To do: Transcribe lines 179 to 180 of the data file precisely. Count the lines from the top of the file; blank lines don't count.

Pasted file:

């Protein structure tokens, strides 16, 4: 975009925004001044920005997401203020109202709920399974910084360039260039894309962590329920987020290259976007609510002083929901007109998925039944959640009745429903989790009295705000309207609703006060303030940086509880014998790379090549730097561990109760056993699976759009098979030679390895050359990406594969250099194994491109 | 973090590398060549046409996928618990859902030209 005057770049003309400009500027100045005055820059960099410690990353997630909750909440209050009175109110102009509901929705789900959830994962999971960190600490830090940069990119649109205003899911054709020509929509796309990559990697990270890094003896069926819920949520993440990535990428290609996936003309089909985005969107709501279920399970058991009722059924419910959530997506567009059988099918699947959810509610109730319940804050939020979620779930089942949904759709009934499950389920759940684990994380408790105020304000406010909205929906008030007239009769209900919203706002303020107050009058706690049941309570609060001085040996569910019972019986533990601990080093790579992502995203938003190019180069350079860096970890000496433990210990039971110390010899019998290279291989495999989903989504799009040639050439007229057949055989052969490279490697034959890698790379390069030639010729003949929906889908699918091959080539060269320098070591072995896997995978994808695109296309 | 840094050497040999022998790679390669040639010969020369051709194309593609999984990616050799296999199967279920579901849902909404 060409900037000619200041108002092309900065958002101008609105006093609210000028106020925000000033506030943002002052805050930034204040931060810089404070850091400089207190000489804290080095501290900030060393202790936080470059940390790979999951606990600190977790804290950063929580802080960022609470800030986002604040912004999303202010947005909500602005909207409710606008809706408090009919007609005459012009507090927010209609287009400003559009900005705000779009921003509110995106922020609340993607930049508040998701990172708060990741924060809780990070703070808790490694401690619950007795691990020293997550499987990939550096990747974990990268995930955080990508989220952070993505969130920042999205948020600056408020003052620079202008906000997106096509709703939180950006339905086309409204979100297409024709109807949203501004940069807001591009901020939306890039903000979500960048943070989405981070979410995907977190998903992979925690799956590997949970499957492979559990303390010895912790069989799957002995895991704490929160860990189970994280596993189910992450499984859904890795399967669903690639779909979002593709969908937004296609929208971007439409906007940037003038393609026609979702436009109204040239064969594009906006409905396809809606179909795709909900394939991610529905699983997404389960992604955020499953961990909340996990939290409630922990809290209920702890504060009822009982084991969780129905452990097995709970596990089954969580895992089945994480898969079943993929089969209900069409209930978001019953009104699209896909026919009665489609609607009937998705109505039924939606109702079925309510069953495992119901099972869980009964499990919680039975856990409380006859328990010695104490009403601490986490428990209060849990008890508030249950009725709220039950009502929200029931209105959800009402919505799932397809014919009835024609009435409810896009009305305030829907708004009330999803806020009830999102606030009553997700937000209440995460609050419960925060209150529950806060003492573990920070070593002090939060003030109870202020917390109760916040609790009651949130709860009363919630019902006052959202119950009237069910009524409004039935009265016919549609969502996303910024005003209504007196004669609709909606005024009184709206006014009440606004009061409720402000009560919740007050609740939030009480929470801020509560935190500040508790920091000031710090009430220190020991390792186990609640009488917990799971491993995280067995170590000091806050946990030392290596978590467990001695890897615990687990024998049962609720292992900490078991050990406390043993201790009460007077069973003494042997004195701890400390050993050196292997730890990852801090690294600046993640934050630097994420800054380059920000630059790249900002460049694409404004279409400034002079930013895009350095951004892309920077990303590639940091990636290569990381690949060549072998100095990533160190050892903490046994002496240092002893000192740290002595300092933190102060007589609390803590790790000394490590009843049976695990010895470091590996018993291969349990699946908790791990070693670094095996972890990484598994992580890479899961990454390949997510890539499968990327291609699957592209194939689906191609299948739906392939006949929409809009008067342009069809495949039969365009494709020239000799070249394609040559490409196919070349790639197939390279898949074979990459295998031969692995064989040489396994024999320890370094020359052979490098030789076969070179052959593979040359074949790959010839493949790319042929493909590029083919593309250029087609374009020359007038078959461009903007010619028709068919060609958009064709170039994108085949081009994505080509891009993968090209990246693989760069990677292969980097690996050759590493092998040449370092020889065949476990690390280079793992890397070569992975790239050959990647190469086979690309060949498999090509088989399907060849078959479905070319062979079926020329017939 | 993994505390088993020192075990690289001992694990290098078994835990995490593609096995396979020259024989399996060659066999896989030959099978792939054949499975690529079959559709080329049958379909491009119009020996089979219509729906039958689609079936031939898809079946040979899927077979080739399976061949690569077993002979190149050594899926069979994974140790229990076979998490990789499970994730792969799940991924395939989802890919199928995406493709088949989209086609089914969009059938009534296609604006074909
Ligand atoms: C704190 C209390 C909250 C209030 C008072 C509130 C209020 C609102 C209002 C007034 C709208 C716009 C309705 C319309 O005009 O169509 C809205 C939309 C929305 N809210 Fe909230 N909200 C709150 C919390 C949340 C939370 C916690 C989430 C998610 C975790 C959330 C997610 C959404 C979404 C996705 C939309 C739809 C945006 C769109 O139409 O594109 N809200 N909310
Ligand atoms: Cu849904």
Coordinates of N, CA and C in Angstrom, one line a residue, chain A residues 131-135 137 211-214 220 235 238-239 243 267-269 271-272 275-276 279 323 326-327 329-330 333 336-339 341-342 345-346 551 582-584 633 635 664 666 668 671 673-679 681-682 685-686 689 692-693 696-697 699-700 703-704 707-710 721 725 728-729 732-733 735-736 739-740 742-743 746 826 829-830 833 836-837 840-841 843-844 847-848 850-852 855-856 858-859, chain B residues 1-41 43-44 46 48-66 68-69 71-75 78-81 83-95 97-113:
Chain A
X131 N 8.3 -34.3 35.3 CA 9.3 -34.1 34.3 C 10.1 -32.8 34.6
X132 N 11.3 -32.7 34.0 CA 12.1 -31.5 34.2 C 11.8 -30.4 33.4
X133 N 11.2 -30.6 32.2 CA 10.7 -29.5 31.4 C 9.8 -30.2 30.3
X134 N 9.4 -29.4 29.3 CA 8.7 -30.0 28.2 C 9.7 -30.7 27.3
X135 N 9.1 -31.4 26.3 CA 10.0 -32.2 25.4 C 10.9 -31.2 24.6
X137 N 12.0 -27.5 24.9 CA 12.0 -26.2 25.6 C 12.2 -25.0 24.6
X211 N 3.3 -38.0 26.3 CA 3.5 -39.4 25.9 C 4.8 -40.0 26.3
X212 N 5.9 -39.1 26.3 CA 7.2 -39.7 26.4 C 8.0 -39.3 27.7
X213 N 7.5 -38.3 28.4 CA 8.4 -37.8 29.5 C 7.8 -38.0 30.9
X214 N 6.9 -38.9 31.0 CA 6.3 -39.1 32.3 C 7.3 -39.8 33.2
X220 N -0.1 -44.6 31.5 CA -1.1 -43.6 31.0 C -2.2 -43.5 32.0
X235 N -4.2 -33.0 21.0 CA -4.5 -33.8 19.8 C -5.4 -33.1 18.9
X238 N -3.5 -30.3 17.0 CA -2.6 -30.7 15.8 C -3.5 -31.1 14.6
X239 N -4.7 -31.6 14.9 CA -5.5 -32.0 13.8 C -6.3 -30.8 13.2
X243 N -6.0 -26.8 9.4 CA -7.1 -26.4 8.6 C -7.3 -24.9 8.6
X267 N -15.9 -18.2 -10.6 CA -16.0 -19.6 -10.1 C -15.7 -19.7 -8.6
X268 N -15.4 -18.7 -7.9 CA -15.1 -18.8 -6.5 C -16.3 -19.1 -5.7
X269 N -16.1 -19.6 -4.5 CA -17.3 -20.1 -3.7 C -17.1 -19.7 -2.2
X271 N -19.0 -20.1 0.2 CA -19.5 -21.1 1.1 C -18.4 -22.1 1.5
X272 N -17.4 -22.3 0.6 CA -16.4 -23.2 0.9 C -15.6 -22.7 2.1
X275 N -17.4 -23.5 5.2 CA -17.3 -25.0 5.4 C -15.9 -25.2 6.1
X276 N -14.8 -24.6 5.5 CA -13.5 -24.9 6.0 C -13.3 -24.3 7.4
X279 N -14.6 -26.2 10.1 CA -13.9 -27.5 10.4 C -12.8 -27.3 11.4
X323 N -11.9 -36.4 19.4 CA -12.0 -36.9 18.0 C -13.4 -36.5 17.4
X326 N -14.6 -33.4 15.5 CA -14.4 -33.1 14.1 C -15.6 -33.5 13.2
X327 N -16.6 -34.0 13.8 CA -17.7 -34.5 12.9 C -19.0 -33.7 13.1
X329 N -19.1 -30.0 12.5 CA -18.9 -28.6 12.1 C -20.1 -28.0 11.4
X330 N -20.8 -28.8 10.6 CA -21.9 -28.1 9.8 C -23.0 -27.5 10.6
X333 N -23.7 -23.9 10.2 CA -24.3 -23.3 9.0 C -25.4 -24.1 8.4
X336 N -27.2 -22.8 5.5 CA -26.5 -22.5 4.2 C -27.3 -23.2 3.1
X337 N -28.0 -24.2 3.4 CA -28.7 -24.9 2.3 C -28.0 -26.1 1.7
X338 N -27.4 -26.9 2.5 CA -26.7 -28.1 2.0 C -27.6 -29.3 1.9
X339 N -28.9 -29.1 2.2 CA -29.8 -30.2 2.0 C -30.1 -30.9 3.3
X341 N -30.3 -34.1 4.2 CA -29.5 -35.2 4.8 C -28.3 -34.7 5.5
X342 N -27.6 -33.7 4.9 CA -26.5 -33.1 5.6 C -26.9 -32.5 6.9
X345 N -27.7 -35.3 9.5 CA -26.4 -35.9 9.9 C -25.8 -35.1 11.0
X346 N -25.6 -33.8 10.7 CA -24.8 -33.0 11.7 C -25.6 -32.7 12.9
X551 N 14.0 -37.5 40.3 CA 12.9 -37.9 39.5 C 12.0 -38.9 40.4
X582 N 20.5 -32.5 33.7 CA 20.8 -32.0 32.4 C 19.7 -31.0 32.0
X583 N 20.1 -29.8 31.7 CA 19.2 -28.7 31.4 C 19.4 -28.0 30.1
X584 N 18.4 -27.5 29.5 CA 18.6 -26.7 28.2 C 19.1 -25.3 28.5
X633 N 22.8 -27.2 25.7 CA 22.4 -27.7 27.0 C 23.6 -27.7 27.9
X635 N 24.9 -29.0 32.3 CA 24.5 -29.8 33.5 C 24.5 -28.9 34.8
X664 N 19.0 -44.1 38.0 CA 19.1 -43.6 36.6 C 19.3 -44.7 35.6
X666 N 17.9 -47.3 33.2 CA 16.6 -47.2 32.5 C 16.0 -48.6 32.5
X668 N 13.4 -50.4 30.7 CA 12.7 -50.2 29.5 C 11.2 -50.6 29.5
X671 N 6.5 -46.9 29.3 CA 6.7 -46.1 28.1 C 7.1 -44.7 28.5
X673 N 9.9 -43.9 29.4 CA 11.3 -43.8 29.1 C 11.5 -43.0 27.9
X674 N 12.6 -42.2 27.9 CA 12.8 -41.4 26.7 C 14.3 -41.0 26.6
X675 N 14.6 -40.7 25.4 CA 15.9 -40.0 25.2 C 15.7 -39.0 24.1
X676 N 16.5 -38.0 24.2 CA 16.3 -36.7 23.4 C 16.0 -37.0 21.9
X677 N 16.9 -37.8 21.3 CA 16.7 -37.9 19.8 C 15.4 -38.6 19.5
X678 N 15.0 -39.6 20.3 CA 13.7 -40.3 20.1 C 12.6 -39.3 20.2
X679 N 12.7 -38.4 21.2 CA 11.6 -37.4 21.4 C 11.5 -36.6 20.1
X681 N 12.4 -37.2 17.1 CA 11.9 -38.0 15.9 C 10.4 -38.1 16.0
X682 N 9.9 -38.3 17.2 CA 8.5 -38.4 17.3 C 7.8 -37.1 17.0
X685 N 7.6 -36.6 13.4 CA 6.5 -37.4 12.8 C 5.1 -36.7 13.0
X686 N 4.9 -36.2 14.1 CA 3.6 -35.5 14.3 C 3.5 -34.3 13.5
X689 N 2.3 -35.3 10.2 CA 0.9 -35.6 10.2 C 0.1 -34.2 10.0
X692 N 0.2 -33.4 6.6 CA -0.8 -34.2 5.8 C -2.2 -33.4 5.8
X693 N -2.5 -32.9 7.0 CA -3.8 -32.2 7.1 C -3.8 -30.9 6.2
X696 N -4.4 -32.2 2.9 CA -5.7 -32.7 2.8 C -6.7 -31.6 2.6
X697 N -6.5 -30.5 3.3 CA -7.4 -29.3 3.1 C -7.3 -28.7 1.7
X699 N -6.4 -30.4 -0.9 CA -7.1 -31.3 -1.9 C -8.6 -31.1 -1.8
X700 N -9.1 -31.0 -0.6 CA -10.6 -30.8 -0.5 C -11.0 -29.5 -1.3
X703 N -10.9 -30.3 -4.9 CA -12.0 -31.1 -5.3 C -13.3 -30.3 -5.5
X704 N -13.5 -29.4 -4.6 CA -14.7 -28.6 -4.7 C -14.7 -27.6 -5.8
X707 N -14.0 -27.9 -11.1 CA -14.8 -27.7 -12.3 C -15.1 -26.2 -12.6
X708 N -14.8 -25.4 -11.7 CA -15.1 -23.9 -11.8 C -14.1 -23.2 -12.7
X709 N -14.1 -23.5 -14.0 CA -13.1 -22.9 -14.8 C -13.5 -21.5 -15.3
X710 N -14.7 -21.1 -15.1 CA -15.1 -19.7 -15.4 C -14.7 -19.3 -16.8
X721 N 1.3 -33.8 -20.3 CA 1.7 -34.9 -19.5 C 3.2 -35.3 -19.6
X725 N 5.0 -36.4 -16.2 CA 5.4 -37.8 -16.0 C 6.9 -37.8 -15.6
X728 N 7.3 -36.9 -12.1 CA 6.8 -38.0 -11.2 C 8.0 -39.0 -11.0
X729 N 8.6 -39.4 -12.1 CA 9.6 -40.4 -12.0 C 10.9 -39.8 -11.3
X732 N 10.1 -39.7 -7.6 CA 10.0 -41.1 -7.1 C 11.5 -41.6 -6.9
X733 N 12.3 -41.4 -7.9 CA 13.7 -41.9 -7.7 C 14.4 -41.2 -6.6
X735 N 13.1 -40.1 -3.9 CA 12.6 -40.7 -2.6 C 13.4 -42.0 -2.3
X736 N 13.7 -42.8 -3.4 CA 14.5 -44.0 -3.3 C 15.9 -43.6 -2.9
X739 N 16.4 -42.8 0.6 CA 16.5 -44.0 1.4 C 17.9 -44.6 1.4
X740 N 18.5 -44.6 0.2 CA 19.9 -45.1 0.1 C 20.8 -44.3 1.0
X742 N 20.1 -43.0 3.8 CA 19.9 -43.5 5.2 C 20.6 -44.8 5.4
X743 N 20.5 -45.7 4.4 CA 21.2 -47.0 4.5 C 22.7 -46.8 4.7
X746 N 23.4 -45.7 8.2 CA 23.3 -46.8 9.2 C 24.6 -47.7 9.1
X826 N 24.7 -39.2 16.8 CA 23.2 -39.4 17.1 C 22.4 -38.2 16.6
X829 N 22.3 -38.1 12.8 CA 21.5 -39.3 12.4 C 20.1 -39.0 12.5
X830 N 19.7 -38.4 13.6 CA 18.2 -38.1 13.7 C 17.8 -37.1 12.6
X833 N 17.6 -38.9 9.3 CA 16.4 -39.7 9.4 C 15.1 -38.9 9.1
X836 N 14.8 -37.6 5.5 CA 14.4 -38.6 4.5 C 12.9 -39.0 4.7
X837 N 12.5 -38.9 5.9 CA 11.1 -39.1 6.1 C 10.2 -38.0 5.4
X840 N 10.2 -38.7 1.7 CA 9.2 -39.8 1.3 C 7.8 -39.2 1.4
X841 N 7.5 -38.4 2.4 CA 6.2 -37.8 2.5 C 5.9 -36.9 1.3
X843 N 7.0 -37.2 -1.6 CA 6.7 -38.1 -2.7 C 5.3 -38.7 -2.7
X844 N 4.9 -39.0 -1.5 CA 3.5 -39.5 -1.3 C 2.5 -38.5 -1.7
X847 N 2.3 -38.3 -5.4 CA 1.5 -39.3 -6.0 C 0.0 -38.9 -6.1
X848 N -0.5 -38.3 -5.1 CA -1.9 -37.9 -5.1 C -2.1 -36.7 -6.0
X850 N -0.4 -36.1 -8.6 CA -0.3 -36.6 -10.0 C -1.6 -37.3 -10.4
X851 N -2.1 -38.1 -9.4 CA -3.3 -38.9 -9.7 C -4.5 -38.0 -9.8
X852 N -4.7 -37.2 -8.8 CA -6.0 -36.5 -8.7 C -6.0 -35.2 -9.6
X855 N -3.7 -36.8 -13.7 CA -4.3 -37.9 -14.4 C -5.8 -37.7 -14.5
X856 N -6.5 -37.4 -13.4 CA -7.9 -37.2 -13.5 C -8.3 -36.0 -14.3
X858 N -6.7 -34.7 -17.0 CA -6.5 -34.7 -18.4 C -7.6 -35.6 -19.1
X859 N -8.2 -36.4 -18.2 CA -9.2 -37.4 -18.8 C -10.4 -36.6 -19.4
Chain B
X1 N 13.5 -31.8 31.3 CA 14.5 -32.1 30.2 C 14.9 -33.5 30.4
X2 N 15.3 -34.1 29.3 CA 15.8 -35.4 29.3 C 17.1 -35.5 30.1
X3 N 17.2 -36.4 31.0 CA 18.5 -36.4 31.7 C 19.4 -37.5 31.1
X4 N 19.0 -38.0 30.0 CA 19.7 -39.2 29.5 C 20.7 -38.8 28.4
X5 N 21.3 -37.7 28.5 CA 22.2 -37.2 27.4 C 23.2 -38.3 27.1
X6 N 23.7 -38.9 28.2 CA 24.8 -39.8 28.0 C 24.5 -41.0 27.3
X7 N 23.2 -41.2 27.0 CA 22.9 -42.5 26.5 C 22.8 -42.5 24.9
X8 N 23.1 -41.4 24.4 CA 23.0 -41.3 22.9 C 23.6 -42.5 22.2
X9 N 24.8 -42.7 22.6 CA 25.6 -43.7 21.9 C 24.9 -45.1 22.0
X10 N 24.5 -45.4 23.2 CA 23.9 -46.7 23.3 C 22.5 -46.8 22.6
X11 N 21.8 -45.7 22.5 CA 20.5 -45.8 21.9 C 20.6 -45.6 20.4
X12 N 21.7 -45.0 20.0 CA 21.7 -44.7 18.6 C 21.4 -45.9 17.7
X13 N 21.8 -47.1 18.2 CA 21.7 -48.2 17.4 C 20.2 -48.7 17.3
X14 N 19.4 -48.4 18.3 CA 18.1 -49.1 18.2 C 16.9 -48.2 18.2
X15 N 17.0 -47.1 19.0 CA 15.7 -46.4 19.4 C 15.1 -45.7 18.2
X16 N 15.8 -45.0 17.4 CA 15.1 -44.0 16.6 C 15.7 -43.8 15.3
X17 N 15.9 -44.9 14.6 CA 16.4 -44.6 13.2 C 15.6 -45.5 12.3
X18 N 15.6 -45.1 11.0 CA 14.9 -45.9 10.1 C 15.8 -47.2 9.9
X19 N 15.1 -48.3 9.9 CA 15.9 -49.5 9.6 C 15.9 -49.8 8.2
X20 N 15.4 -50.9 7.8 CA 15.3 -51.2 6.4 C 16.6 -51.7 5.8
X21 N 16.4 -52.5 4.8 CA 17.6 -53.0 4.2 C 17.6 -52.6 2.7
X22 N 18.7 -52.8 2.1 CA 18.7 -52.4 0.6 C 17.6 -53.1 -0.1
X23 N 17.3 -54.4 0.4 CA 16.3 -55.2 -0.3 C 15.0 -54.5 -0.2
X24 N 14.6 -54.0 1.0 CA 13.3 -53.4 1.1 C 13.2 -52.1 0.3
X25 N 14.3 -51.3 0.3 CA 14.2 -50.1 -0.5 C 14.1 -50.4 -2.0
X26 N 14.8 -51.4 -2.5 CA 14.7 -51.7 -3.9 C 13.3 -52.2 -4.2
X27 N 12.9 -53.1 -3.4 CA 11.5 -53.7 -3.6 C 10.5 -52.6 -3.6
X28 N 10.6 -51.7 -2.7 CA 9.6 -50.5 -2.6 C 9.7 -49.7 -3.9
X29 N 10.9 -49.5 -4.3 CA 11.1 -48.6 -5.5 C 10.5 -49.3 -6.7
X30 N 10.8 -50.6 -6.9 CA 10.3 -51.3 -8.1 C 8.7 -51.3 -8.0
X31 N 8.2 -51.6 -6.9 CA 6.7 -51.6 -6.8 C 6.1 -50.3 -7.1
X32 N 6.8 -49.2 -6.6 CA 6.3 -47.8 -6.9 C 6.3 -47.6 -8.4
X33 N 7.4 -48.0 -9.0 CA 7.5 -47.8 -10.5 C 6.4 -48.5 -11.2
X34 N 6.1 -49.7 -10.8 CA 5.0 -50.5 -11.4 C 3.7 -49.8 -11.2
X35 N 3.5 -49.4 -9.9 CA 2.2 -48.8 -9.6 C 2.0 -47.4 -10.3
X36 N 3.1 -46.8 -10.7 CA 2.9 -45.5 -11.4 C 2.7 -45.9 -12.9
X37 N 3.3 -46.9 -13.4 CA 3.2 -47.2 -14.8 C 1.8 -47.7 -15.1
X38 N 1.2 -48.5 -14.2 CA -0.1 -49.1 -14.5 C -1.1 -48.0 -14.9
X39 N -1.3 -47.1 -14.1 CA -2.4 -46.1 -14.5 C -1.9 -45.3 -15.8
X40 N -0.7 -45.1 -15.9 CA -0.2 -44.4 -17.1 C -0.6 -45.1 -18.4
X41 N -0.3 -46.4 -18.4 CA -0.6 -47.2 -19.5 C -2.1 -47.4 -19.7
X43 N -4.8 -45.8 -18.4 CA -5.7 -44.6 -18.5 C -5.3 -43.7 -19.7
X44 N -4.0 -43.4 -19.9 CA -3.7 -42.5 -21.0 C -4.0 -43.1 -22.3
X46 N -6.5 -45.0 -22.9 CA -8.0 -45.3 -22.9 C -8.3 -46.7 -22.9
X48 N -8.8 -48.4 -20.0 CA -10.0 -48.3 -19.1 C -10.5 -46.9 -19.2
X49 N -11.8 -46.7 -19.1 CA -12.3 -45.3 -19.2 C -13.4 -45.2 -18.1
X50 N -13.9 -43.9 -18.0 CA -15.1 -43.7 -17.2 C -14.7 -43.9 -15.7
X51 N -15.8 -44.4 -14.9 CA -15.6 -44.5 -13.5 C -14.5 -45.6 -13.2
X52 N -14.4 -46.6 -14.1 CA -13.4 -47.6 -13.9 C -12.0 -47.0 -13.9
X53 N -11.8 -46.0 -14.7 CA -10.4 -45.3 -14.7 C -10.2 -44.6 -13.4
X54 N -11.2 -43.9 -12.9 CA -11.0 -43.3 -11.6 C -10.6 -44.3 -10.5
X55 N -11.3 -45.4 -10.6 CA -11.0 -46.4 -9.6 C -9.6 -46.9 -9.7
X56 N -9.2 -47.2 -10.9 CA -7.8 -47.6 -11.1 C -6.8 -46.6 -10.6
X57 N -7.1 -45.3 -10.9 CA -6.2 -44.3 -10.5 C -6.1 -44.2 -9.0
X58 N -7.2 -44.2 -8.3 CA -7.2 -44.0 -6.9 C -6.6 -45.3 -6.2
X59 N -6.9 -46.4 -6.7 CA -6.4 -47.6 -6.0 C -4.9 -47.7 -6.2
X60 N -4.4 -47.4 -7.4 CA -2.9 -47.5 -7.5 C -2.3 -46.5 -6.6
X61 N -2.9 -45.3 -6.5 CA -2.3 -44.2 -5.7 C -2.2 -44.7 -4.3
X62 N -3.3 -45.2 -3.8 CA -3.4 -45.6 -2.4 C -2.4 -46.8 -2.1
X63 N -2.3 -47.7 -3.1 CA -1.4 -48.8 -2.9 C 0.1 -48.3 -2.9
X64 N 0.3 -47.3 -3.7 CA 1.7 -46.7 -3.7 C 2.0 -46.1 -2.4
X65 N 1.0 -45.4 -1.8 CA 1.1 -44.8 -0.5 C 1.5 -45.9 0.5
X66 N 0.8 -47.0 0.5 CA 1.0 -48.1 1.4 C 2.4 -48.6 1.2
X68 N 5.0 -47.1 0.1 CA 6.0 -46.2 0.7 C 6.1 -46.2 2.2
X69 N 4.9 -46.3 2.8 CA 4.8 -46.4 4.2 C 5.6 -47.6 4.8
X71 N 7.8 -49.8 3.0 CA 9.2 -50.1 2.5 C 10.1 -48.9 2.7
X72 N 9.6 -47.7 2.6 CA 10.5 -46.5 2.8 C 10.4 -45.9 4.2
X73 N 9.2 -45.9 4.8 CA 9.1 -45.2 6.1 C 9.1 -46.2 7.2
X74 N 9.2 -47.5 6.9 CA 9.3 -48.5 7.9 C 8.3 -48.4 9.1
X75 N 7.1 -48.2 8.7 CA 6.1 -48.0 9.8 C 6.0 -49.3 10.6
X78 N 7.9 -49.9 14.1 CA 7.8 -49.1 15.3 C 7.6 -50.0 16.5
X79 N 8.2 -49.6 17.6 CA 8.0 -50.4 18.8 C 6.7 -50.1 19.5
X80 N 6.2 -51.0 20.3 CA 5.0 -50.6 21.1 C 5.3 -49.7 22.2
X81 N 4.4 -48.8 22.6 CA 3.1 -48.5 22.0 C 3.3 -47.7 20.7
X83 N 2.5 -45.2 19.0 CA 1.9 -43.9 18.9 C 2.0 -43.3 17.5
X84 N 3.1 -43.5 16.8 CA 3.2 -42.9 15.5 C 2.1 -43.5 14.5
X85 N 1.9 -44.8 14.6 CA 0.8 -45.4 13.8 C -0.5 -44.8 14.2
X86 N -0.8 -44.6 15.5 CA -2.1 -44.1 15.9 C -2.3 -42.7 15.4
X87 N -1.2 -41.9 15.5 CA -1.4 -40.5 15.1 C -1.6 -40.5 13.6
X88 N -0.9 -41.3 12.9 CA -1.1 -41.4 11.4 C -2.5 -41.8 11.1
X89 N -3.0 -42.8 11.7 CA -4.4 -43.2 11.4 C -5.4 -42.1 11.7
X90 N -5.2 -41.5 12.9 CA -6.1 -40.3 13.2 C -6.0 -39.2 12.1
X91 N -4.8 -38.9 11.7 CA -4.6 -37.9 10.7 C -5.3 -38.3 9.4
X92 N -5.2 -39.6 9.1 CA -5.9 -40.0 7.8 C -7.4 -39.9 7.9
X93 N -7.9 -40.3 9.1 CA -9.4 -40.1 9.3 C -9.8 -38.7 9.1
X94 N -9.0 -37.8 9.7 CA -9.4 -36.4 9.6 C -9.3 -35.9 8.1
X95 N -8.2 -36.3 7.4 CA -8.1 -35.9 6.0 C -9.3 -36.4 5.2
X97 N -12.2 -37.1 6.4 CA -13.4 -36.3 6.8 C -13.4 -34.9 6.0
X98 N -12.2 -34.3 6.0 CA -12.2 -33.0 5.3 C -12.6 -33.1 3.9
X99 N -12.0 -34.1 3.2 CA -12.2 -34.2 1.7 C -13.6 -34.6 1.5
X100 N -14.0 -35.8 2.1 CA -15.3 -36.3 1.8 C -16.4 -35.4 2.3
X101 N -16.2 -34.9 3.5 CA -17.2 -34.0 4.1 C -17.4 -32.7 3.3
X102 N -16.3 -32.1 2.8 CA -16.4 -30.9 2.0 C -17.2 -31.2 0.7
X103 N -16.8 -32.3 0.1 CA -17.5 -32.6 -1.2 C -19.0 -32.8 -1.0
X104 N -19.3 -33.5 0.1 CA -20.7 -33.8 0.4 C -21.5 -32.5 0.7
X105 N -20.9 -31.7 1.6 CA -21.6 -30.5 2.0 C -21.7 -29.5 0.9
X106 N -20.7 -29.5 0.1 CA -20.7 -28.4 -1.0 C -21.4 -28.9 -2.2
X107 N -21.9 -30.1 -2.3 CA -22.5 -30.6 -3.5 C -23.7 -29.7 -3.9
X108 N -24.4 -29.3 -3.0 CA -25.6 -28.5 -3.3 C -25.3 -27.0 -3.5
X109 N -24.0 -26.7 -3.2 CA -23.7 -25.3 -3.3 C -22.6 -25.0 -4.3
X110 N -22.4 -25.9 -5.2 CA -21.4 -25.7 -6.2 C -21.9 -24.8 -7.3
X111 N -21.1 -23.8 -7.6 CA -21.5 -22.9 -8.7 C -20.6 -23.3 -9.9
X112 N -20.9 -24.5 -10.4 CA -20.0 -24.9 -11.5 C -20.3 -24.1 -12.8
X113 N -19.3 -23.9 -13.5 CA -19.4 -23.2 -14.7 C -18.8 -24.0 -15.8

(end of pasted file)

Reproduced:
X75 N 7.1 -48.2 8.7 CA 6.1 -48.0 9.8 C 6.0 -49.3 10.6
X78 N 7.9 -49.9 14.1 CA 7.8 -49.1 15.3 C 7.6 -50.0 16.5